Dermatitis Herpetiformis Diagnosed With Skin Biopsy

Dermatitis herpetiformis, a.k.a. "the gluten rash," is an itchy, stinging skin condition associated with celiac disease. It may be the itchiest rash ever, and it's usually is diagnosed through a skin biopsy.

If your dermatologist suspects your itchy rash could be dermatitis herpetiformis, she'll almost certainly recommend a skin biopsy to confirm her diagnosis. Here's what to expect from the skin biopsy procedure and what the results might show.​

A person cutting a loaf of bread with a large knife on a cuttingboard

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Skin Biopsy Looks for Deposits Under the Skin

Your dermatologist will tell you that lots of rashes look alike. What sets "the gluten rash" apart is deposits of a particular antibody in a particular pattern under your skin by the rash.

The antibody is immunoglobulin A, and it's produced by your body, mainly in your intestines. If you have dermatitis herpetiformis, the rash will contain this antibody in a distinctive granular pattern. These deposits, in their specific pattern, are the hallmark of the gluten rash.

You can't see immunoglobulin A with the naked eye. To identify these deposits, your dermatologist must remove a sample of skin, stain it with a dye and look at it under a microscope. If immunoglobulin A deposits are present and in the correct pattern, then the person will be diagnosed with dermatitis herpetiformis.

What to Expect From the Skin Biopsy Procedure

Dermatologists usually use what's called a "punch biopsy" to remove the skin and test it for dermatitis herpetiformis.

After injecting a local anesthetic, your dermatologist will use a tiny, cookie-cutter-like punch to remove a sample of skin that's about 4 millimeters (less than 1/4 of an inch) in diameter. The incision can be closed with one stitch and generally heals with very little scarring.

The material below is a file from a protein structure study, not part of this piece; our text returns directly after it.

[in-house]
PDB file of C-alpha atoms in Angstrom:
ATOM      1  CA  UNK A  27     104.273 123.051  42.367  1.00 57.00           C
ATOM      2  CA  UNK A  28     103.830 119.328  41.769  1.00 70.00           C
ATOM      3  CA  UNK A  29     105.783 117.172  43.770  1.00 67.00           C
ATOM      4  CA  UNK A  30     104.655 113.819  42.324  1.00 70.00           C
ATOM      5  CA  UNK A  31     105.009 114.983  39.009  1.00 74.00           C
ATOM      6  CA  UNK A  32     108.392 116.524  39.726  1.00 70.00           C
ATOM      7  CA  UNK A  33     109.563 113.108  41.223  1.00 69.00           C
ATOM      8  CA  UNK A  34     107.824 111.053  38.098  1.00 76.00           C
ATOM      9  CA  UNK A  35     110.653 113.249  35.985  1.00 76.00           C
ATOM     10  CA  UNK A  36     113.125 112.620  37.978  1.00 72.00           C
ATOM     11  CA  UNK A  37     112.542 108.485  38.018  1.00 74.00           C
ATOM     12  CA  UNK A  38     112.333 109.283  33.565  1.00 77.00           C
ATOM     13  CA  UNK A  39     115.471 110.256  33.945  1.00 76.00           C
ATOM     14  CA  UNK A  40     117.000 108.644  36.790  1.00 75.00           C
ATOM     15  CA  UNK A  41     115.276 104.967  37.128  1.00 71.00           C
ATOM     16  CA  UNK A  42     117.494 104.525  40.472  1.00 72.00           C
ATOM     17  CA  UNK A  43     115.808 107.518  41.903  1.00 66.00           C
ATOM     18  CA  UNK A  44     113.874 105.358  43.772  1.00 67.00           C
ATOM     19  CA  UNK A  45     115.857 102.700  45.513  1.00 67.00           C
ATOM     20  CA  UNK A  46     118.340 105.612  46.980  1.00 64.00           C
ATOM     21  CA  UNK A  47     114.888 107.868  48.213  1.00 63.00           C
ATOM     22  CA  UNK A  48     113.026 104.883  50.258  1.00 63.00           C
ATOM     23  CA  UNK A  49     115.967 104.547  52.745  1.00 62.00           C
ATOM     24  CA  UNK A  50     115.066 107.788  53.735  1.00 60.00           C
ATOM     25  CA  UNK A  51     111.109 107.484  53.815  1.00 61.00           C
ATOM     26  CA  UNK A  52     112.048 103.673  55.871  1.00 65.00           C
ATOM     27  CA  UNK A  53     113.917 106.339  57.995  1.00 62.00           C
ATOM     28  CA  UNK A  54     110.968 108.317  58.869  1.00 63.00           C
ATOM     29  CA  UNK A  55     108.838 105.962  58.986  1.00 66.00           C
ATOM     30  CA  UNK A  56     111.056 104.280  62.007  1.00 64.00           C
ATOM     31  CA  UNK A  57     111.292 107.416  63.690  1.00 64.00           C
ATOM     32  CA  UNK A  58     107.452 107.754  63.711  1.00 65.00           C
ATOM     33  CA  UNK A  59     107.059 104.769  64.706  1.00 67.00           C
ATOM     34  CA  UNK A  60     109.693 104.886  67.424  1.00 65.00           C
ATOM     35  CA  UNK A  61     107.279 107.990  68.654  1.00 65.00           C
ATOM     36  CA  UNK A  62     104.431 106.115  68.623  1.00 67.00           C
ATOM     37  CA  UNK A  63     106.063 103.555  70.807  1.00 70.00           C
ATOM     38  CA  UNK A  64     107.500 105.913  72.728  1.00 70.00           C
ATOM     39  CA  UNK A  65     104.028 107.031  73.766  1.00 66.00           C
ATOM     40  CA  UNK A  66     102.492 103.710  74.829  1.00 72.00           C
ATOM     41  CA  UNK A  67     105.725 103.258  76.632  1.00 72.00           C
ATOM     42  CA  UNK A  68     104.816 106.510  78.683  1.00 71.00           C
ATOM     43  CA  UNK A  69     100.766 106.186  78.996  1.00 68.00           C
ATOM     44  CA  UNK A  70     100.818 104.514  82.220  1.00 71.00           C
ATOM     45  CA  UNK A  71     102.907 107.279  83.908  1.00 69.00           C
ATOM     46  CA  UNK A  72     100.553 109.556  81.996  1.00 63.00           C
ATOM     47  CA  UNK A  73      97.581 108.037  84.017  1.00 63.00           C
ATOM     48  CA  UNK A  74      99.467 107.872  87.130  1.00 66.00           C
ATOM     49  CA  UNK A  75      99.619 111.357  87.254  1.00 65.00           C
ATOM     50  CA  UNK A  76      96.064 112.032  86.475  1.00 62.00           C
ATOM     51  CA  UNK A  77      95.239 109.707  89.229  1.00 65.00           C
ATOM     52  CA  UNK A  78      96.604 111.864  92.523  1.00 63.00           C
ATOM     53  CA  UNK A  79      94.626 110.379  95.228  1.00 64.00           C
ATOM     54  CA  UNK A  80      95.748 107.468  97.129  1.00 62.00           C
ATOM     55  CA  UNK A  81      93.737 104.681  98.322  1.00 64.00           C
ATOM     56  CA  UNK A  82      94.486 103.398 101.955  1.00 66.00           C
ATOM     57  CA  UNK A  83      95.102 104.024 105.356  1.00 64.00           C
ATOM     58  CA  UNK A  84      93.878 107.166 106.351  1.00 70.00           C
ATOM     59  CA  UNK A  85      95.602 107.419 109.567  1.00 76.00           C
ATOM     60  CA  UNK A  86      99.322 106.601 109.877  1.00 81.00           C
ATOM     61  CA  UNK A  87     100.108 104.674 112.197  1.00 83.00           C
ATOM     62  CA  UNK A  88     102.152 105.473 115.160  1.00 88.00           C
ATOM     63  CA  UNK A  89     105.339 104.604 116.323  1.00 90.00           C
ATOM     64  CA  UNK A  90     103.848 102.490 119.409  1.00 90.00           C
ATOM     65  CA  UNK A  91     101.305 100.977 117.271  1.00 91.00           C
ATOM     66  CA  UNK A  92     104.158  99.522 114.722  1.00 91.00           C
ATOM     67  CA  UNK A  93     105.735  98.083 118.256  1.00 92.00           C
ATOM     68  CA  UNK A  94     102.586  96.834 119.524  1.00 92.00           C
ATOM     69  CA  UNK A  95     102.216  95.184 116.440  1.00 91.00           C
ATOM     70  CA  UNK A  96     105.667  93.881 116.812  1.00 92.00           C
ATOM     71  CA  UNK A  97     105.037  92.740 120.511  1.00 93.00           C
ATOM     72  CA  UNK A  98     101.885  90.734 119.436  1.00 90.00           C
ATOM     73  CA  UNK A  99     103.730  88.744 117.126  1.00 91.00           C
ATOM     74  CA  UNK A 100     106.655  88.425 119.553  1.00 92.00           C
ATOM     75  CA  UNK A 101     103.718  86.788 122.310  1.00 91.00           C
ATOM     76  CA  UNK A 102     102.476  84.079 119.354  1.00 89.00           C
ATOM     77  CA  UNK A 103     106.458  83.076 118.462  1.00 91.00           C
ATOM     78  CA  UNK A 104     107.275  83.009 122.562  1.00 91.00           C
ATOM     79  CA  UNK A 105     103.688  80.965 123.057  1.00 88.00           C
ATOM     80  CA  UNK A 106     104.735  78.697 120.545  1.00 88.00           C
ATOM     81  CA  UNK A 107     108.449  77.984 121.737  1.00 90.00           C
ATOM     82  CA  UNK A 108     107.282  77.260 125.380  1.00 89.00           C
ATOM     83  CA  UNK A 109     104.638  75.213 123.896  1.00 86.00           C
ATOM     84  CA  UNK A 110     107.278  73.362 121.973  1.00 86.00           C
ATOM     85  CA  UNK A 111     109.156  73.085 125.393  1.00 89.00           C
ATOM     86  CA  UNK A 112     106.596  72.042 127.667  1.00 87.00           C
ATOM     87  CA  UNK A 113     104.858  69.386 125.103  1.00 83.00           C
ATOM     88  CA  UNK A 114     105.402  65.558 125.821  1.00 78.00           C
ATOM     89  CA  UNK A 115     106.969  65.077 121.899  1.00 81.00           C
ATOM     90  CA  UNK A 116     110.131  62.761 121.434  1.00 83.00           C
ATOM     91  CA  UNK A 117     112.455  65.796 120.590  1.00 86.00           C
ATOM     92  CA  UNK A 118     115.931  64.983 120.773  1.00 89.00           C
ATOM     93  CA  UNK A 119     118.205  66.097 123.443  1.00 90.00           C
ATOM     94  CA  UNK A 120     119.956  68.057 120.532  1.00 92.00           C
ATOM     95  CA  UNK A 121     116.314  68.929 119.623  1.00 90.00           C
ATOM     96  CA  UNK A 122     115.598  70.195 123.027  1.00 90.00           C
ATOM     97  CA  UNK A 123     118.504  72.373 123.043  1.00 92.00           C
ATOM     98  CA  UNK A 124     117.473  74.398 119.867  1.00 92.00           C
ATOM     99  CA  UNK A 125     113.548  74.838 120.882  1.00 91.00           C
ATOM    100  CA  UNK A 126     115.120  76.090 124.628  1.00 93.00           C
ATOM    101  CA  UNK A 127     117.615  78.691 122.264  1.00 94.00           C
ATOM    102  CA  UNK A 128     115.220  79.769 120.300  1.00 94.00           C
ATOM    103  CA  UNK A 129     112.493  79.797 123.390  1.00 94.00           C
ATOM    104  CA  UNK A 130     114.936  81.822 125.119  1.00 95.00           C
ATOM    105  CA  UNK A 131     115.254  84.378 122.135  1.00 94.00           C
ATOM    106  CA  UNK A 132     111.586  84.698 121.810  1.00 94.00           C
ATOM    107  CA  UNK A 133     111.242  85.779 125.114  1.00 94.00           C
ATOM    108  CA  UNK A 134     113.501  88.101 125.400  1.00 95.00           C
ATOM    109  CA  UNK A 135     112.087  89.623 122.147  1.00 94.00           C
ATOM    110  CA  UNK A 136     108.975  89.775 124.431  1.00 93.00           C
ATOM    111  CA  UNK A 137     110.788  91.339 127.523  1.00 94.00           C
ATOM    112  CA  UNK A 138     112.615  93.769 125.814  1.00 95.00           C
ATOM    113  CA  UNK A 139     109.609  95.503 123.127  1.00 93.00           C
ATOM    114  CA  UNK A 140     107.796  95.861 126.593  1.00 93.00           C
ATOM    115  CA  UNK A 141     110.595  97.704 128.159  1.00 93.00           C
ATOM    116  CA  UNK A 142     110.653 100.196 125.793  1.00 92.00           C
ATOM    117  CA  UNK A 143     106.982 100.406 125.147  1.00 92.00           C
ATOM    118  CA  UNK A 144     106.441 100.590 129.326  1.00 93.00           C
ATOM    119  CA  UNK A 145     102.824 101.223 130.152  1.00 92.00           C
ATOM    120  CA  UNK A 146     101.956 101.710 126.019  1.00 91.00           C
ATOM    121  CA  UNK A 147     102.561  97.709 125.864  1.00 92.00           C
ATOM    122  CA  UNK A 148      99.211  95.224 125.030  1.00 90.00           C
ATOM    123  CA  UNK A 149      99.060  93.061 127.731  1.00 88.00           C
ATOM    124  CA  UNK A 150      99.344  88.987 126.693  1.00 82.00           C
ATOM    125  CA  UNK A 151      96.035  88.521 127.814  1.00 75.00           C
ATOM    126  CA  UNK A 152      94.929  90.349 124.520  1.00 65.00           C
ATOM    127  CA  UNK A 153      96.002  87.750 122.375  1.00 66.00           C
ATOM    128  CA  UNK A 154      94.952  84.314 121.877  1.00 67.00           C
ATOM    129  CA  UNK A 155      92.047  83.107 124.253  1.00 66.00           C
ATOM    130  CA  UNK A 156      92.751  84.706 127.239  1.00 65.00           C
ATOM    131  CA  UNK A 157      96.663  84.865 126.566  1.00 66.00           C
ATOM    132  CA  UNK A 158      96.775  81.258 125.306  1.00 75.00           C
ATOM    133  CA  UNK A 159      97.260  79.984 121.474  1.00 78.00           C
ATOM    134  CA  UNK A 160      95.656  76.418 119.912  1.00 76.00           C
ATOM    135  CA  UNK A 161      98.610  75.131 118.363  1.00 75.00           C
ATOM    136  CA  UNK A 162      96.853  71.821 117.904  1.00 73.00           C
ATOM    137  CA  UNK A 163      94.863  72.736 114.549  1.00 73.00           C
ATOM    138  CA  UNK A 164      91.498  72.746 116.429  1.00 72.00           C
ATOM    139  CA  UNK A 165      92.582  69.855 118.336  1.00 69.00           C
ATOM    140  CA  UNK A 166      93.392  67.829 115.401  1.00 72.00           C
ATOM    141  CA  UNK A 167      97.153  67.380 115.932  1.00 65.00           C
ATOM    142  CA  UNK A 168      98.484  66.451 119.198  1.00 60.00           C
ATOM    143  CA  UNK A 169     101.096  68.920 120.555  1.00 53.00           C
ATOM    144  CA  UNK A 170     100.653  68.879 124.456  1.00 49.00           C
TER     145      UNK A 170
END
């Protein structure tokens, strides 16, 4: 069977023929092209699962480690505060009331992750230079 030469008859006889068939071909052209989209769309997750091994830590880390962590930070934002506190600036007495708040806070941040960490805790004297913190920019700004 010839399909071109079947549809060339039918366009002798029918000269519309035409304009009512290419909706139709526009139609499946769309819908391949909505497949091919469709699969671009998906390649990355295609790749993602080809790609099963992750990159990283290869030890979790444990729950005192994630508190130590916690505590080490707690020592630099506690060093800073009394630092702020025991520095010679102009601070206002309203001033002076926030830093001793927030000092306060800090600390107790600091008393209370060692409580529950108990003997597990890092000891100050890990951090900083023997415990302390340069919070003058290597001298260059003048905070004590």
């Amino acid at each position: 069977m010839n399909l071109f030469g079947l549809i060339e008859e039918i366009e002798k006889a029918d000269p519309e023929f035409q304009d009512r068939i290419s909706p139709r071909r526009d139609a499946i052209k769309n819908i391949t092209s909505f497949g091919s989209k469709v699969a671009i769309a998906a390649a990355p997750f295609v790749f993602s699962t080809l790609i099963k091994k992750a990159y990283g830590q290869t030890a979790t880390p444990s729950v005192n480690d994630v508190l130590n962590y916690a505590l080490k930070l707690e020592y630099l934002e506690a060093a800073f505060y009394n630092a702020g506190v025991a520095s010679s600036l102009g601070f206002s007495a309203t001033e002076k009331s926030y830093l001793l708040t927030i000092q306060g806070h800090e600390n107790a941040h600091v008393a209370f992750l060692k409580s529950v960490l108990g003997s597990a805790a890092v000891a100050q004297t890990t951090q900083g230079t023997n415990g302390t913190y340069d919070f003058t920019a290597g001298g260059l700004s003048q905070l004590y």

It's important to have your dermatitis herpetiformis skin biopsy performed by someone who has diagnosed the skin condition before and knows how to do the biopsy. The skin sample must be taken from the skin directly adjacent to the suspected dermatitis herpetiformis lesion, as opposed to directly from the lesion since inflammation in the lesion can destroy the IgA deposits.

Treatment Is the Gluten-Free Diet

If your biopsy comes out positive and you're diagnosed with dermatitis herpetiformis, your dermatologist may prescribe dapsone for short-term relief from the itching.

However, you'll need to follow the gluten-free diet to control your dermatitis herpetiformis long-term.

2 Sources
Verywell Health uses only high-quality sources, including peer-reviewed studies, to support the facts within our articles. Read our editorial process to learn more about how we fact-check and keep our content accurate, reliable, and trustworthy.
  1. Antiga E, Maglie R, Quintarelli L, Verdelli A, Bonciani D, Bonciolini V and Caproni M. Dermatitis Herpetiformis: Novel PerspectivesFront. Immunol. 10:1290. doi: 10.3389/fimmu.2019.01290

  2. Antiga E, Caproni M. The diagnosis and treatment of dermatitis herpetiformisClin Cosmet Investig Dermatol. 2015;8:257–265. doi:10.2147/CCID.S69127

Additional Reading

By Jane Anderson
Jane Anderson is a medical journalist and an expert in celiac disease, gluten sensitivity, and the gluten-free diet.